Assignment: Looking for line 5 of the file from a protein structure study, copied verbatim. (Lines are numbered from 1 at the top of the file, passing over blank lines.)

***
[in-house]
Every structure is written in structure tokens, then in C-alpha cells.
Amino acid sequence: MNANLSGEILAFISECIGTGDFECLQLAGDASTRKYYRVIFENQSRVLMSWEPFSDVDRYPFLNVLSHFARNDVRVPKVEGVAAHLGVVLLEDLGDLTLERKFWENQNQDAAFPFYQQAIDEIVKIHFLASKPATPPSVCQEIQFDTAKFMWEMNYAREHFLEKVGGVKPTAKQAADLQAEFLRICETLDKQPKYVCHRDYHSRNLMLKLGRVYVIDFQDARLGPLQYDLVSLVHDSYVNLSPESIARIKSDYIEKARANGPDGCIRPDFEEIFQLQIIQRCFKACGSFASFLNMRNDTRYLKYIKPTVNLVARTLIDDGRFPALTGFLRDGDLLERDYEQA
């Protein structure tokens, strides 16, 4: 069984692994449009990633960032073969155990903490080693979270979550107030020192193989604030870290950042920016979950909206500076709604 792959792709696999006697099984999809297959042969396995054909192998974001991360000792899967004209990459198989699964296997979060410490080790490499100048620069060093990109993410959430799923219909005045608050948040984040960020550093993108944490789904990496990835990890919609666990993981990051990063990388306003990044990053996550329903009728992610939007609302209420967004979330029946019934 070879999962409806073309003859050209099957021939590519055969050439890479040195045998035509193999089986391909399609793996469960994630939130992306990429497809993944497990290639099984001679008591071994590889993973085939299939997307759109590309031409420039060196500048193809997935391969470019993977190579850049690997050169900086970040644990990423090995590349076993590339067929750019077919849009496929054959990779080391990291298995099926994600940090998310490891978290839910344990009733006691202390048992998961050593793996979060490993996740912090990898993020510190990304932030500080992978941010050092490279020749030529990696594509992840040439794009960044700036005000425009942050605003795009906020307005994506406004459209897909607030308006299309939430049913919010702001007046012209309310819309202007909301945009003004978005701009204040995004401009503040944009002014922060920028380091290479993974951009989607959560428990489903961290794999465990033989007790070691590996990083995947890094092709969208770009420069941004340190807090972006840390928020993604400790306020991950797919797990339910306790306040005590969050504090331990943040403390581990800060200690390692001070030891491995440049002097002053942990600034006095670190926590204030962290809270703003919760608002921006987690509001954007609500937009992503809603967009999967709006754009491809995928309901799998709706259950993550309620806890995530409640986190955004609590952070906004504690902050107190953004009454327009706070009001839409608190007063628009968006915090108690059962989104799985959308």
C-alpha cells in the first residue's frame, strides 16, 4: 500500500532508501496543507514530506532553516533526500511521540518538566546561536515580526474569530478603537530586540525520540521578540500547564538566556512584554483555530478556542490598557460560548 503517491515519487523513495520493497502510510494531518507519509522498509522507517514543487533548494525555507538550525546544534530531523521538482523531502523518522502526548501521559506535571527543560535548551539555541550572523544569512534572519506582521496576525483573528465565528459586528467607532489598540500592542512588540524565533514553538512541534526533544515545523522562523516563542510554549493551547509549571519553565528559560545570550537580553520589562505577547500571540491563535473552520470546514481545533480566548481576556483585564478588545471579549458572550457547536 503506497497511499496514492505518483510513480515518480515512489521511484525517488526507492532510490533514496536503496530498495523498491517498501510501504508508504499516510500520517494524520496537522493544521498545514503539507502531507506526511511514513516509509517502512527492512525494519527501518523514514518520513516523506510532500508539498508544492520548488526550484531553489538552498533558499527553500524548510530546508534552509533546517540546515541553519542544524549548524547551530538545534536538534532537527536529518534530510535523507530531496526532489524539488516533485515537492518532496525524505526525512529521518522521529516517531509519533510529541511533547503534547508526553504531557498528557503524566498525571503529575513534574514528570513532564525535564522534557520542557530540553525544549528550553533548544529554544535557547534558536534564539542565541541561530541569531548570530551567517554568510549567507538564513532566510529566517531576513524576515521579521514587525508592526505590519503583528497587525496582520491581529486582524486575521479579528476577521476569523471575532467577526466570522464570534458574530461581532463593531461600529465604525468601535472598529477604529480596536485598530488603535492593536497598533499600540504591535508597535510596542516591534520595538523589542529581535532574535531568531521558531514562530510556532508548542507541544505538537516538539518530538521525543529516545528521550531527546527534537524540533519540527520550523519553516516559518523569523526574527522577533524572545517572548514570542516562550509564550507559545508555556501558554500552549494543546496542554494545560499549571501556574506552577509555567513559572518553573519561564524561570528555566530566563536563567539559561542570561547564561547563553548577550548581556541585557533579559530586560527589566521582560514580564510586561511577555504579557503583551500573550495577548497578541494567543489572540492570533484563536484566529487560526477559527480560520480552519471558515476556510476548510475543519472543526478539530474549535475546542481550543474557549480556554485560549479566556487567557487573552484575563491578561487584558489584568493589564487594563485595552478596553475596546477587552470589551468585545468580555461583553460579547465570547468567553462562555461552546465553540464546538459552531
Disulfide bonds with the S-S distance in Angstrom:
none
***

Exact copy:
C-alpha cells in the first residue's frame, strides 16, 4: 500500500532508501496543507514530506532553516533526500511521540518538566546561536515580526474569530478603537530586540525520540521578540500547564538566556512584554483555530478556542490598557460560548 503517491515519487523513495520493497502510510494531518507519509522498509522507517514543487533548494525555507538550525546544534530531523521538482523531502523518522502526548501521559506535571527543560535548551539555541550572523544569512534572519506582521496576525483573528465565528459586528467607532489598540500592542512588540524565533514553538512541534526533544515545523522562523516563542510554549493551547509549571519553565528559560545570550537580553520589562505577547500571540491563535473552520470546514481545533480566548481576556483585564478588545471579549458572550457547536 503506497497511499496514492505518483510513480515518480515512489521511484525517488526507492532510490533514496536503496530498495523498491517498501510501504508508504499516510500520517494524520496537522493544521498545514503539507502531507506526511511514513516509509517502512527492512525494519527501518523514514518520513516523506510532500508539498508544492520548488526550484531553489538552498533558499527553500524548510530546508534552509533546517540546515541553519542544524549548524547551530538545534536538534532537527536529518534530510535523507530531496526532489524539488516533485515537492518532496525524505526525512529521518522521529516517531509519533510529541511533547503534547508526553504531557498528557503524566498525571503529575513534574514528570513532564525535564522534557520542557530540553525544549528550553533548544529554544535557547534558536534564539542565541541561530541569531548570530551567517554568510549567507538564513532566510529566517531576513524576515521579521514587525508592526505590519503583528497587525496582520491581529486582524486575521479579528476577521476569523471575532467577526466570522464570534458574530461581532463593531461600529465604525468601535472598529477604529480596536485598530488603535492593536497598533499600540504591535508597535510596542516591534520595538523589542529581535532574535531568531521558531514562530510556532508548542507541544505538537516538539518530538521525543529516545528521550531527546527534537524540533519540527520550523519553516516559518523569523526574527522577533524572545517572548514570542516562550509564550507559545508555556501558554500552549494543546496542554494545560499549571501556574506552577509555567513559572518553573519561564524561570528555566530566563536563567539559561542570561547564561547563553548577550548581556541585557533579559530586560527589566521582560514580564510586561511577555504579557503583551500573550495577548497578541494567543489572540492570533484563536484566529487560526477559527480560520480552519471558515476556510476548510475543519472543526478539530474549535475546542481550543474557549480556554485560549479566556487567557487573552484575563491578561487584558489584568493589564487594563485595552478596553475596546477587552470589551468585545468580555461583553460579547465570547468567553462562555461552546465553540464546538459552531